If we are to define female beauty by the standards the media perpetuates, a lady should have a flat stomach, long legs, perfect hair, soft skin, and the list could go on. Yet, this woman does not reflect the real beauty of ordinary women. In fact, many ladies around the world confess they don’t feel represented in the media and advertising industry. But as unrealistic beauty standards continue to be promoted in the media, creating a false image of what it means to be beautiful, women’s health, relationships, and opportunities are severely affected.
Unilever-owned brand Dove‘s brand purpose is to make a positive experience of beauty universally accessible to everyone. Enabling women all around the world to feel seen and represented in this universe of beauty will contribute to achieving this goal. Still, “to make real systemic change we simply cannot do it alone,” says Dove’s Global Vice President, Sophie Galvani.
During this week’s #ThrowBrandThursday, our focus is on the Project #ShowUs, a campaign that faithfully reflects the company’s brand purpose, encouraging brands, advertisers, and media to help change how the world sees women. Wanting to spark global conversation around this topic and redefine how ladies are represented in the media, the brand joined forces with Girlgaze, a community of non-binary and female-identifying creatives, and Getty Images, one of the world’s largest imagery banks, both helping Dove in its mission to champion real and natural beauty.
“As image professionals, we have the responsibility to authentically reflect society and to help trigger social change,” adds Dr. Rebecca Swift, Director of Creative Insights at Getty Images.
Produced by agency Publicis Sapient, the campaign takes shape as an image collection depicting women as they are, not how the world expects them to be. Part of the brand’s pledge to create a more inclusive vision of beauty, the stock photo library is built with the help of female-identifying and non-binary individuals and currently includes more than 16,000 images for the media and advertising industries to use.
“What’s so important about this particular campaign is that we’ve been able to highlight and photograph women and girls all over the world who don’t generally get seen,” says Amanda de Cadenet, Founder and CEO, Girlgaze.
A first on Getty Images, each image of the collection carries the subjects’ own thoughts within. Every description and tag accompanying the pictures are personally developed by the people photographed, allowing these women to define their beauty in their own way. Created exclusively by women, the project shows these ladies as they are in real life, with zero digital distortion and no false stories.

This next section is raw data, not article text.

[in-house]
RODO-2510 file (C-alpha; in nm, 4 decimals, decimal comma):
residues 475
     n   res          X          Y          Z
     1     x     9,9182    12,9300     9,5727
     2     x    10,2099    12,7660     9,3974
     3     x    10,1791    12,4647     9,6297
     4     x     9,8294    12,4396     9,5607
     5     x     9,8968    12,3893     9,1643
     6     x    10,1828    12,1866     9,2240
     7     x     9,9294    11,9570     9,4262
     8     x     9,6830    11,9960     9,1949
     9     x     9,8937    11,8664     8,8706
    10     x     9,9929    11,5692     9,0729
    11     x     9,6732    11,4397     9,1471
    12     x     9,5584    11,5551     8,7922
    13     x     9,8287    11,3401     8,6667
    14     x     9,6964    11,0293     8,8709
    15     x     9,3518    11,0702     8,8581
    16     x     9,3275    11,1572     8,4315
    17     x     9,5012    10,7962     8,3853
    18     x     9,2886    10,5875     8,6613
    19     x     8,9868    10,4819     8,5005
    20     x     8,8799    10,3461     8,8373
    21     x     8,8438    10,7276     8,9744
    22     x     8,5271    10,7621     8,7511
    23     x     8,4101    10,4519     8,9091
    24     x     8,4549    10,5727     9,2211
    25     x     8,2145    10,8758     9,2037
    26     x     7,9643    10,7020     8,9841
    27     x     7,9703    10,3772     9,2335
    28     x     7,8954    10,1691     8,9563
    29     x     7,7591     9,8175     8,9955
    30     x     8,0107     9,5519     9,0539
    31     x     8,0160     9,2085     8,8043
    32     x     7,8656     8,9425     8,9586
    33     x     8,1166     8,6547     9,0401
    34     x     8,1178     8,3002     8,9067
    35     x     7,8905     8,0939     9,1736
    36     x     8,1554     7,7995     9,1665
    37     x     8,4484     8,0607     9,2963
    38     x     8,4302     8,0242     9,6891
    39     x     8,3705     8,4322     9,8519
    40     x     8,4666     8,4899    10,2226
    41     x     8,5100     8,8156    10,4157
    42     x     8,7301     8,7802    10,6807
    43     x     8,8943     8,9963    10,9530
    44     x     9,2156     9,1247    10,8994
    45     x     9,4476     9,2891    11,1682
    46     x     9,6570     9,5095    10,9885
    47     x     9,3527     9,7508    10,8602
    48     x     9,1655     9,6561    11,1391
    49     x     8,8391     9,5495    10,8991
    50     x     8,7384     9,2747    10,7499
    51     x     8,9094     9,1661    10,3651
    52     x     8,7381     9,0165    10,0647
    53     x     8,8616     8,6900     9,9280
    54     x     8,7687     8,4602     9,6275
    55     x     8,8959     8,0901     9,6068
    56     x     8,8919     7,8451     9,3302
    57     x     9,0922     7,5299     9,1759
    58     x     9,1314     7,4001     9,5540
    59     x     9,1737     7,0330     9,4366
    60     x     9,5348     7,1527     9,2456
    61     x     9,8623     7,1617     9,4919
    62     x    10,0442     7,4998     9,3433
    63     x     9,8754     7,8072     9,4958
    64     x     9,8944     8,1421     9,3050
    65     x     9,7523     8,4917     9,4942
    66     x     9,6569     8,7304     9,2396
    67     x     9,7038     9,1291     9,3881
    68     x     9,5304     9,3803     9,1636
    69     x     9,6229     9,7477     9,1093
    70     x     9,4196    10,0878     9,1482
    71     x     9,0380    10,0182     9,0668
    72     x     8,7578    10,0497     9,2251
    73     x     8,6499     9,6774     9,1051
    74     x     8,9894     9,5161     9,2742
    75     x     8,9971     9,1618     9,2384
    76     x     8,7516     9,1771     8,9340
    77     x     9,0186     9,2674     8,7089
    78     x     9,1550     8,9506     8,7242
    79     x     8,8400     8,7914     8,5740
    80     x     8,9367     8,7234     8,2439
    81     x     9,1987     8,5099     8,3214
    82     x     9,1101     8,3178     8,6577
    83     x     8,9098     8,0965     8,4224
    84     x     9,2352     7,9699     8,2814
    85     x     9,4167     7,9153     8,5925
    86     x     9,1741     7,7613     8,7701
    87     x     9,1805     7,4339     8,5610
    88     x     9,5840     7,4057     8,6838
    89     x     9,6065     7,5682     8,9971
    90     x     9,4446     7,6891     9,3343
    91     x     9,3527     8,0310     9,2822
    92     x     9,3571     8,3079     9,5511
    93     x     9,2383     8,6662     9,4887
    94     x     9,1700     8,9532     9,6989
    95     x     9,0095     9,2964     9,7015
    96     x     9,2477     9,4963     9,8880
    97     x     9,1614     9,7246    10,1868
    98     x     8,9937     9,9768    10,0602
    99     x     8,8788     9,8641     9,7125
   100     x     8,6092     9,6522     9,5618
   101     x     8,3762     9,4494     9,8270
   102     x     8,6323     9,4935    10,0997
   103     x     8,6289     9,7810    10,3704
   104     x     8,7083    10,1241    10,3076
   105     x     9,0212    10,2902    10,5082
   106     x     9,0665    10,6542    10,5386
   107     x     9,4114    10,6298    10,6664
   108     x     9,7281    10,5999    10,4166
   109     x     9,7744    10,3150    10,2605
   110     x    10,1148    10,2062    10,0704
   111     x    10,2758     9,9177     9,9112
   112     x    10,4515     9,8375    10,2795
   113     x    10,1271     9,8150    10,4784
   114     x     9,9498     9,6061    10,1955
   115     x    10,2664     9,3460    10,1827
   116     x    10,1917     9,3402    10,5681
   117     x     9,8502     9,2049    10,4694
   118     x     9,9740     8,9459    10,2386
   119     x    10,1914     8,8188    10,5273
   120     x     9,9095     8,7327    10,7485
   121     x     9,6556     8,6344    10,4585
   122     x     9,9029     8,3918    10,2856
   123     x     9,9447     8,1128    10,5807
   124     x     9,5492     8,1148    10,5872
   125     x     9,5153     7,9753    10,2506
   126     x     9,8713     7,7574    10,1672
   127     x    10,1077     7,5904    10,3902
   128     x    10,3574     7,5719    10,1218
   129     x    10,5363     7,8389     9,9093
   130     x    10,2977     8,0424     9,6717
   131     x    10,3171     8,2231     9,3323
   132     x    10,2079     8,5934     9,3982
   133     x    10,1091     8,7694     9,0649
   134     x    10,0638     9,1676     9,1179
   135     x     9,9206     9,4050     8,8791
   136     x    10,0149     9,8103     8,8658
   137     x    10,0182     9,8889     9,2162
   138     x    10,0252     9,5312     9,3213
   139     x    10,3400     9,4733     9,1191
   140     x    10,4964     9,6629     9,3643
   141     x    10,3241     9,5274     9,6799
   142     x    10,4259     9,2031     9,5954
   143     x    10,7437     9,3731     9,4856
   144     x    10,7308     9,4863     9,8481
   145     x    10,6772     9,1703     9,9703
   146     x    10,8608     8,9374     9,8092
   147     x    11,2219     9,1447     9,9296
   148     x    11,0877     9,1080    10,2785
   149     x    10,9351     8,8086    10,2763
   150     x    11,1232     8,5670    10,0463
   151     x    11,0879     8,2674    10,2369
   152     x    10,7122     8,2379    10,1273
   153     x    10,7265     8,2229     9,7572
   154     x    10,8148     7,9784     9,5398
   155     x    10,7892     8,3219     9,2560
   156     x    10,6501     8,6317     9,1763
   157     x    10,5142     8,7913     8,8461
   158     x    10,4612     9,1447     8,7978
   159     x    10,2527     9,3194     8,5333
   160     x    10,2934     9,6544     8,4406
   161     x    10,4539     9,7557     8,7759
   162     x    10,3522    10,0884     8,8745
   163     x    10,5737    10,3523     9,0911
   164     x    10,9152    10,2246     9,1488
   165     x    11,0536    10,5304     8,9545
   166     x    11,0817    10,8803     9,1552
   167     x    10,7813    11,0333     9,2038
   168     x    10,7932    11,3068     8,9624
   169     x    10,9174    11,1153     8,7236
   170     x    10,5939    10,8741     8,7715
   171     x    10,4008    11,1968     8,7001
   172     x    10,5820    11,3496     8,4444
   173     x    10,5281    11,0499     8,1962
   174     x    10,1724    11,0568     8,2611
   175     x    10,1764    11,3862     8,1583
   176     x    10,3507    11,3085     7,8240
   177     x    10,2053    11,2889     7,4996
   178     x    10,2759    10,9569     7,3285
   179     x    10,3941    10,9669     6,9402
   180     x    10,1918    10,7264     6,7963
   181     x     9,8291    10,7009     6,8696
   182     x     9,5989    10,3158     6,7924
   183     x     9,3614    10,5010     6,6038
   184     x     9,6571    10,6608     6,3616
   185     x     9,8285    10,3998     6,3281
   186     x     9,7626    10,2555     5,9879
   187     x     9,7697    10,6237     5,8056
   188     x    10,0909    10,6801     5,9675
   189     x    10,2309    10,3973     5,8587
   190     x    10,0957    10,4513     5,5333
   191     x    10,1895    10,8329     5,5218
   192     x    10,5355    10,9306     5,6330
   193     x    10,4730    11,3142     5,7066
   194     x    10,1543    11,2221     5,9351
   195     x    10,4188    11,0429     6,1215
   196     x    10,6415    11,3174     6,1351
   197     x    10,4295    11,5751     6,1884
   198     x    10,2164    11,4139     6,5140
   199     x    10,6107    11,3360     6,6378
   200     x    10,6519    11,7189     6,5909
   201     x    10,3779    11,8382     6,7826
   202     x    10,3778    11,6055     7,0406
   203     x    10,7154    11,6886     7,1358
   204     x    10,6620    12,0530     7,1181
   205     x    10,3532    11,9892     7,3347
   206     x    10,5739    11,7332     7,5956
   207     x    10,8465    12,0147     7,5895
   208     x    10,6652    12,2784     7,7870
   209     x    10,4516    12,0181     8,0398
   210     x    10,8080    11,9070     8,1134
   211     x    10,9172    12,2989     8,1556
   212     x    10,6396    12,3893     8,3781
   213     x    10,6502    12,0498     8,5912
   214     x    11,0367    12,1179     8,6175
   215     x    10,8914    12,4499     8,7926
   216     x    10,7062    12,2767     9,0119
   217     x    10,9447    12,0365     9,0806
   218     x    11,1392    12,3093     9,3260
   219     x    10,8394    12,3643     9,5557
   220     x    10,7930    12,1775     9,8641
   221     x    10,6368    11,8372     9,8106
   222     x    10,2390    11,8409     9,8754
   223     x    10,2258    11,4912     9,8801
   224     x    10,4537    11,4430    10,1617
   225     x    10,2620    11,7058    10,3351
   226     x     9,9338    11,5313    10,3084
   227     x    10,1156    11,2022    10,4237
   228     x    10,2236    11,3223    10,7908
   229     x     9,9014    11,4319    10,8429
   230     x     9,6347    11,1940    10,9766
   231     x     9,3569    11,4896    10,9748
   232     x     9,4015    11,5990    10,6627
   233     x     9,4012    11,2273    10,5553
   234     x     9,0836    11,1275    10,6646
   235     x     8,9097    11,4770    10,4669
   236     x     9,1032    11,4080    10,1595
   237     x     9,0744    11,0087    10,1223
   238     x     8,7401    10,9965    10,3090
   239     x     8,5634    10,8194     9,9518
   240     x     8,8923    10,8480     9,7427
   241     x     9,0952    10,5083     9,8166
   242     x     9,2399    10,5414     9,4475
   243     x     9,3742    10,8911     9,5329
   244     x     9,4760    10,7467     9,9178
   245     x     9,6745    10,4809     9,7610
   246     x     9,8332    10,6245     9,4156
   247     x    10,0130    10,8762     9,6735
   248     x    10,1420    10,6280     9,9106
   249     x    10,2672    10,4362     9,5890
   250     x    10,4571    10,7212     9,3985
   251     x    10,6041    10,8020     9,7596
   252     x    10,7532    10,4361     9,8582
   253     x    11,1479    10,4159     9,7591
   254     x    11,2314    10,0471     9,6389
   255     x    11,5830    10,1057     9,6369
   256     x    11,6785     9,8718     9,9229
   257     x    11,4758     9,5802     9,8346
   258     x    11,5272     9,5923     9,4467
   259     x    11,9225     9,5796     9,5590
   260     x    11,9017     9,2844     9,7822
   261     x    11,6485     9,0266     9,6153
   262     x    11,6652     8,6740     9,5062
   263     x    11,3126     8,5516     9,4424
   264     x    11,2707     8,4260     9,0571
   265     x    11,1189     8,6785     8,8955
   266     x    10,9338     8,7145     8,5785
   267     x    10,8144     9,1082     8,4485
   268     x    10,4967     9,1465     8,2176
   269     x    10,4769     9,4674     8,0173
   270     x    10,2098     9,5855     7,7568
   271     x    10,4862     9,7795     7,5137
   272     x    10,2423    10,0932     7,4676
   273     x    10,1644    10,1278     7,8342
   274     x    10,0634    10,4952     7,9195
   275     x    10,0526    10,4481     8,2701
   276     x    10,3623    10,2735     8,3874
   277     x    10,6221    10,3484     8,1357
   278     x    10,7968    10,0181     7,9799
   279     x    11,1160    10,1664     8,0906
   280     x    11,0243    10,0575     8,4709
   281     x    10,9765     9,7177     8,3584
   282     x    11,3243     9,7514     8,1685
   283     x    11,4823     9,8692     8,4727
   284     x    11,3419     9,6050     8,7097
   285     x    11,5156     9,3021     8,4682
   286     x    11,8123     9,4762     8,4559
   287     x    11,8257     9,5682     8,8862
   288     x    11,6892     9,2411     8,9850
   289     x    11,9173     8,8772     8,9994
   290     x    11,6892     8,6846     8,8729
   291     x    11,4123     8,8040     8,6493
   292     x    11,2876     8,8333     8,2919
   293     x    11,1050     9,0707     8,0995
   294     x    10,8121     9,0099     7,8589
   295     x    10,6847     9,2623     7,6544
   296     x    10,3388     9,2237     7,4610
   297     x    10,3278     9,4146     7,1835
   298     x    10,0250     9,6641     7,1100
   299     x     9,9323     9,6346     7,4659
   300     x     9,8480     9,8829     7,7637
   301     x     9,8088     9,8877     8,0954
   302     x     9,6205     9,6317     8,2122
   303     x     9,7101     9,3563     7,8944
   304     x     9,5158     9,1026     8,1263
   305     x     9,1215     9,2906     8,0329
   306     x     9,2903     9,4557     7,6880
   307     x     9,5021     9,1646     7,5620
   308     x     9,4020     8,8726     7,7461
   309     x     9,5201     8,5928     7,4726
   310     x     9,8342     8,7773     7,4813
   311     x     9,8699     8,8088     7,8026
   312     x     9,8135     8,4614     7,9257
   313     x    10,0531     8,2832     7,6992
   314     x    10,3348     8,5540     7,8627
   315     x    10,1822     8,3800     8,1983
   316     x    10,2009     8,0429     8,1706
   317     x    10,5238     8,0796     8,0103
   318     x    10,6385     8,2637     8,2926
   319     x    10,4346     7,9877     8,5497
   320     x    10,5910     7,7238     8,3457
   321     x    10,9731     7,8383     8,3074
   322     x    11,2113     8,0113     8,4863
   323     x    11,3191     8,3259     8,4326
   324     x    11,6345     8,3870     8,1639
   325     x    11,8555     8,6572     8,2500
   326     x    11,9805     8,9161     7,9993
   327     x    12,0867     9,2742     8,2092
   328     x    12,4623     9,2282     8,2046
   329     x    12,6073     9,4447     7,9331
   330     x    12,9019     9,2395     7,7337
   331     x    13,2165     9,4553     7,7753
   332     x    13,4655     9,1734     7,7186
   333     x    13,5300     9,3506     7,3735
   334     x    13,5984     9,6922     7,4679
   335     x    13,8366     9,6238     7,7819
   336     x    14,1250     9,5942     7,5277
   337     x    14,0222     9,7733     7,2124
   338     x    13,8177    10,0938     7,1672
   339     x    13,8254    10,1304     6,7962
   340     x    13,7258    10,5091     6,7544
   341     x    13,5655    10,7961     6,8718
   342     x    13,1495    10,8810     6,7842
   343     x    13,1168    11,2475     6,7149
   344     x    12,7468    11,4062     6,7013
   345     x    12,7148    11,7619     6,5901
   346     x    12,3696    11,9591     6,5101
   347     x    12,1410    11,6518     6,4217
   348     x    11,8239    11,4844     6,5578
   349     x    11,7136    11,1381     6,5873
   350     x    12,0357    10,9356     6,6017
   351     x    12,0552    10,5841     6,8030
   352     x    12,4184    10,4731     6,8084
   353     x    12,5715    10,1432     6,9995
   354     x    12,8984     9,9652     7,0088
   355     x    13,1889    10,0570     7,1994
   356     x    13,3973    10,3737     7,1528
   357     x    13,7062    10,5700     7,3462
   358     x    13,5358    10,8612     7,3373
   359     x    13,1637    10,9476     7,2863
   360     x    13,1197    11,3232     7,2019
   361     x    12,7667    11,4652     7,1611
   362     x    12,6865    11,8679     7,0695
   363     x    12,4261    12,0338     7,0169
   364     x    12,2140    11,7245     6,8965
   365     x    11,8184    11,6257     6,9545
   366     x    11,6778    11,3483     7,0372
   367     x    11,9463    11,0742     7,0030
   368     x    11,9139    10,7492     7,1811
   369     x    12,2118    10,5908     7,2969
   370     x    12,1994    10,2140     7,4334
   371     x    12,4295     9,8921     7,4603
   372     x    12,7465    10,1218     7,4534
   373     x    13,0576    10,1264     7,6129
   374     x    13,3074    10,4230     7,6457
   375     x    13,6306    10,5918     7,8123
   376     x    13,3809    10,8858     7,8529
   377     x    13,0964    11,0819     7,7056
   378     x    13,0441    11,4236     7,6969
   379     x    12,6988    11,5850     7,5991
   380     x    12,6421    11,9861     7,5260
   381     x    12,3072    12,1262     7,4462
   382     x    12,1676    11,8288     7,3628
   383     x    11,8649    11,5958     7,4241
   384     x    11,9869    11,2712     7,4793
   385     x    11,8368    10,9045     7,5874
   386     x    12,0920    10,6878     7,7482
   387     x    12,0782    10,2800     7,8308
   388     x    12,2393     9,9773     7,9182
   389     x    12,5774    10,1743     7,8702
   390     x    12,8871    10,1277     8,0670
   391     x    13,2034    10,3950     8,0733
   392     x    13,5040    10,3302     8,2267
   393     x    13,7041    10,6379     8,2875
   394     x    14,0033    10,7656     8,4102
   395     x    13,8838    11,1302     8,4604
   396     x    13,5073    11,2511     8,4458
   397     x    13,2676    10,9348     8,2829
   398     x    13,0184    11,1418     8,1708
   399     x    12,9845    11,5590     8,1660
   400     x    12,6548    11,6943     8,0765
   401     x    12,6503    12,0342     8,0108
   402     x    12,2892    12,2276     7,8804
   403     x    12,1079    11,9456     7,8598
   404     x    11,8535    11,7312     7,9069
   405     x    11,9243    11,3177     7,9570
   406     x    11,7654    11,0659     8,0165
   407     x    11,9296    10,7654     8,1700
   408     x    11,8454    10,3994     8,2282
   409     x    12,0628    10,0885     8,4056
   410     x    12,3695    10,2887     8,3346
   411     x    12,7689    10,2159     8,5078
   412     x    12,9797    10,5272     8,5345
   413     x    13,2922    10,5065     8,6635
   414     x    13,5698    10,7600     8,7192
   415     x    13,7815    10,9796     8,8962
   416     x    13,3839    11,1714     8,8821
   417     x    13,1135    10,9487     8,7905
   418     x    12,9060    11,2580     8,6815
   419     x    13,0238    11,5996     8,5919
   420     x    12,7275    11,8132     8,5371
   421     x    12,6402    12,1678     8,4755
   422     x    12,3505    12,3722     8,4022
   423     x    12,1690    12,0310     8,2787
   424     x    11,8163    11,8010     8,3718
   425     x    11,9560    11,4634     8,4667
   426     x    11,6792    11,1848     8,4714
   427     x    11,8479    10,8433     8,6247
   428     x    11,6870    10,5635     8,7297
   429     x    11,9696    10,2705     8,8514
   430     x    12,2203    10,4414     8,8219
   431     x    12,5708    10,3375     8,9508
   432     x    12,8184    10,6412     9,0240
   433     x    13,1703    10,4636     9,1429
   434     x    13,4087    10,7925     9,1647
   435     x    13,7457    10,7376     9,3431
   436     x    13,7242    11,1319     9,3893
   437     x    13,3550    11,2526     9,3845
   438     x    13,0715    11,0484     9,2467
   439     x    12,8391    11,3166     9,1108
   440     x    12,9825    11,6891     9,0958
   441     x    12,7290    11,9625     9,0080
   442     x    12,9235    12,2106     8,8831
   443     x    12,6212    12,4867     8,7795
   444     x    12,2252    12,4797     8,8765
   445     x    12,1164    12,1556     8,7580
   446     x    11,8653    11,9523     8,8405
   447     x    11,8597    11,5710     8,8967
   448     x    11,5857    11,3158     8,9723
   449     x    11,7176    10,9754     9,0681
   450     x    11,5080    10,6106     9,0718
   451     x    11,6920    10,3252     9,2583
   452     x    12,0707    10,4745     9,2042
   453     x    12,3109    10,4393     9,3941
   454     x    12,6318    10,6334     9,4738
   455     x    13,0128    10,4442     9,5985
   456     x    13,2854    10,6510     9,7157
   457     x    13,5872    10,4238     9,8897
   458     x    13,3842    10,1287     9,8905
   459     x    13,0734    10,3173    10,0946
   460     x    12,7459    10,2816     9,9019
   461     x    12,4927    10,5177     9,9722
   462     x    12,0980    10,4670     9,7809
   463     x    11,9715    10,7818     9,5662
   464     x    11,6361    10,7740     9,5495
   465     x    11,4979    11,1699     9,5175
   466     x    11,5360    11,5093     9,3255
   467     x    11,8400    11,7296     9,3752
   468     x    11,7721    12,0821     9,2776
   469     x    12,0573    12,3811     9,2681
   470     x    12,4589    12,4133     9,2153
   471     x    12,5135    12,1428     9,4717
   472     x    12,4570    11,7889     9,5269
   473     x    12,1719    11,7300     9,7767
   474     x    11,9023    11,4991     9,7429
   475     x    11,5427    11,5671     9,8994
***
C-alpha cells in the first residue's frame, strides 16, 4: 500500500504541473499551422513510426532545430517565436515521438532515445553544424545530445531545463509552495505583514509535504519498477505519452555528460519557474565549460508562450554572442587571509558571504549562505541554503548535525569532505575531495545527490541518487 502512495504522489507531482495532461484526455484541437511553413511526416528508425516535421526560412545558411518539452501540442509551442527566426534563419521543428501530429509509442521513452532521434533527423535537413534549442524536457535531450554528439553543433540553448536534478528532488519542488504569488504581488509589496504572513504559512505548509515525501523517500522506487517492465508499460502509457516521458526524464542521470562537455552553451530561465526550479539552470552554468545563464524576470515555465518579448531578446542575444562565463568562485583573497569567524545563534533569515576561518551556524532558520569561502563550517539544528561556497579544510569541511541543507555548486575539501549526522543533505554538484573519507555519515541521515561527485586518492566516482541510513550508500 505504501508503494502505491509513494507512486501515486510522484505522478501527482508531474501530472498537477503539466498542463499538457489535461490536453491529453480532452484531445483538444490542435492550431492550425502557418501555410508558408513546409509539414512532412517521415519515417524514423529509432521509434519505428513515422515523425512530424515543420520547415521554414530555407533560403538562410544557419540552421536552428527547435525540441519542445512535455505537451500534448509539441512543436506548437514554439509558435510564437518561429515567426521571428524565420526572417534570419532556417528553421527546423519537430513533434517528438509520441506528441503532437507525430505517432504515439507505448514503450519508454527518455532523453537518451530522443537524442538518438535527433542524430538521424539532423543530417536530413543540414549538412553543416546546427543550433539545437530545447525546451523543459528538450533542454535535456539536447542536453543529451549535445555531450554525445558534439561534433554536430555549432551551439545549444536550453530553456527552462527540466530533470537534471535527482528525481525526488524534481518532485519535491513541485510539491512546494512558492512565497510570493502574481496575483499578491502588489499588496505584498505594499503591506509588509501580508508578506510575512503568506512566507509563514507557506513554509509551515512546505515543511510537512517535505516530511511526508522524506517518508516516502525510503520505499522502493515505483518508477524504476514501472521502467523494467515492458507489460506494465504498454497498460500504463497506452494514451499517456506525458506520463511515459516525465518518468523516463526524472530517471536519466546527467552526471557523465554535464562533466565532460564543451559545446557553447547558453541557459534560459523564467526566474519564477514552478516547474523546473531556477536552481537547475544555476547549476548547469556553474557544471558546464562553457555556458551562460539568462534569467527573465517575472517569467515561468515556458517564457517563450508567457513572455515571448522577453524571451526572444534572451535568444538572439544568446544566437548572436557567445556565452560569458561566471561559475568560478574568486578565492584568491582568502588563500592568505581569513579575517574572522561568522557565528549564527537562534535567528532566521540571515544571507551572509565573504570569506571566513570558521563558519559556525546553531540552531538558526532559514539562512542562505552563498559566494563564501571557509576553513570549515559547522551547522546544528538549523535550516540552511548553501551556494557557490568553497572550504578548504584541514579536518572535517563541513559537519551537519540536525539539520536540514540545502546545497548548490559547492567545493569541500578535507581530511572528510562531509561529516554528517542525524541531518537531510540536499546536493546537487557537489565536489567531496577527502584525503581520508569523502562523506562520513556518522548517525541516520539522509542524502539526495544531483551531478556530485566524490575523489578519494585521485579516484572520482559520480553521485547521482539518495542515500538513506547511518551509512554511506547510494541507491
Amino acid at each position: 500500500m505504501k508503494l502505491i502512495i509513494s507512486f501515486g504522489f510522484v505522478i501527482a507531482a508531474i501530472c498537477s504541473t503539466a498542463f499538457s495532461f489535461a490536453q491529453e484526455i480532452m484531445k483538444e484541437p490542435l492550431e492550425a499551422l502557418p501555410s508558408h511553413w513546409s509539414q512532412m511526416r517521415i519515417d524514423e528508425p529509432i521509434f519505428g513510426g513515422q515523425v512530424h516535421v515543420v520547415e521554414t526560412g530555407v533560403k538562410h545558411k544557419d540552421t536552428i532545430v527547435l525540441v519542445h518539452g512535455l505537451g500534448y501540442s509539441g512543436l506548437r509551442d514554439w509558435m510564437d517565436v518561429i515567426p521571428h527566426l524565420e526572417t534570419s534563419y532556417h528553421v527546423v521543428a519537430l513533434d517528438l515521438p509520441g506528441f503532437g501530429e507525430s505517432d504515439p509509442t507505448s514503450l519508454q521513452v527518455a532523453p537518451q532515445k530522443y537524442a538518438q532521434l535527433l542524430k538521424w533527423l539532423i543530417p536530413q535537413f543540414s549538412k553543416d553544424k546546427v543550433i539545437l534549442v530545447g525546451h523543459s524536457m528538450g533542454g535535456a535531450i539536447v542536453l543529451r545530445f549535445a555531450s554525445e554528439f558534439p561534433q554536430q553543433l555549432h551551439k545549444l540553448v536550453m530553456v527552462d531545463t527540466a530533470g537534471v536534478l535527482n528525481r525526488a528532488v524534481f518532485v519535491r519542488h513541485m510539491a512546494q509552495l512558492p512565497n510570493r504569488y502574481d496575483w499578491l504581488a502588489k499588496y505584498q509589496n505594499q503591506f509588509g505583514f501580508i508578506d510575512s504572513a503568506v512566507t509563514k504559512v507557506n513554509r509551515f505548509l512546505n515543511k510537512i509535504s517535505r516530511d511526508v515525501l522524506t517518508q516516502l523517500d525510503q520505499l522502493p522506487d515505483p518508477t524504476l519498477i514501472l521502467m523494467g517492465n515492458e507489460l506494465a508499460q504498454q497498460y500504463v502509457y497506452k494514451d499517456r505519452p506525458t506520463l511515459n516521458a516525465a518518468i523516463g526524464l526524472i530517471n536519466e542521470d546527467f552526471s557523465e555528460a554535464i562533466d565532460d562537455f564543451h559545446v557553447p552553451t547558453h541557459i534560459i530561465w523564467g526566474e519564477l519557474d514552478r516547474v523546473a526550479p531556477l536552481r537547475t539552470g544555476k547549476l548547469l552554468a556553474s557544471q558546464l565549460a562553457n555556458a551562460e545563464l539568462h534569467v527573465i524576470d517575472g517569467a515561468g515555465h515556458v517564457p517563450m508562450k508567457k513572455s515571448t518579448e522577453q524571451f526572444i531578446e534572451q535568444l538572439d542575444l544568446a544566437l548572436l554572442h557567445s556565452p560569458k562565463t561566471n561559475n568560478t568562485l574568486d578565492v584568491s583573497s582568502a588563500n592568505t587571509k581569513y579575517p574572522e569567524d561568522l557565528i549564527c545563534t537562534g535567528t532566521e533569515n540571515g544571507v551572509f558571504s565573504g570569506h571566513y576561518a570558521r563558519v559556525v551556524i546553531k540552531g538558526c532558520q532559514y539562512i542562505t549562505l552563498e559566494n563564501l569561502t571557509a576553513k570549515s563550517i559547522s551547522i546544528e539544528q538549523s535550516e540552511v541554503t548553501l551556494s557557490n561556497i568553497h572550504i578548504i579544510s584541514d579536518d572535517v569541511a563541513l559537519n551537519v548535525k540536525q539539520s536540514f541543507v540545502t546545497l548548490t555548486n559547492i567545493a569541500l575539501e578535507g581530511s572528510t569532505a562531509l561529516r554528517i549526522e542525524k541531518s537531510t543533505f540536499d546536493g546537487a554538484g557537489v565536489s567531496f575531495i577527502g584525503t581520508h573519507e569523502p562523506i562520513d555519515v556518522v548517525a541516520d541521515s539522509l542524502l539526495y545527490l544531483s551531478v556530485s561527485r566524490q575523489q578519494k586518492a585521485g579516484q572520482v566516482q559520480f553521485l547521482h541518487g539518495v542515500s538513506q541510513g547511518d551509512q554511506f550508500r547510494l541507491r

The initiative is based on a global Dove study in which the brand found that 70% of the women who participated in the survey said they don’t feel represented in the images they see daily. 67% of women said they want brands to step up.
In addition to inviting the media and advertisers to join the movement and use the images from the #ShowUs collection in their next projects, Dove also addresses women, giving them the opportunity to become part of the change and bring their own contribution to the library by adding their photos.
Research conducted in 39 countries enabled Dove to identify which are the beauty standards in these areas, which women are represented, and which ones are marginalized. The results allowed the team to develop a global campaign, adapted to the cultural nuances of these countries.
Determined to make its message heard, Dove also reached platforms where these stereotypes are usually promoted such as lifestyle and fitness magazines or women’s talk shows. In addition, to explore the issue in more detail, the brand leveraged media partnerships with major global publications such as Marie Claire, Cosmopolitan, and Bazaar amongst others.
The campaign is a “fine example of community marketing in the social justice space. Facilitated by community technology, Dove collaborated with regular consumers who had extraordinary stories to share, in the Dove community to generate a photo library that truly reflects the diversity of beauty around the world, with the aim of improving the representation of beauty in advertising,” says Toby Britton, Co-founder and CMO of Miappi and contributor at our sister site, while exploring the importance of brand communities in a recent article on Brandingmag.
The award-winning campaign had tremendous success: Over 2500 companies and publications are using images from the #ShowUs collection, 80% of the library was downloaded in over 60 countries, and, most importantly, it inspired 73% of women in key markets to think positive about their look.
Agency: Publicis Sapient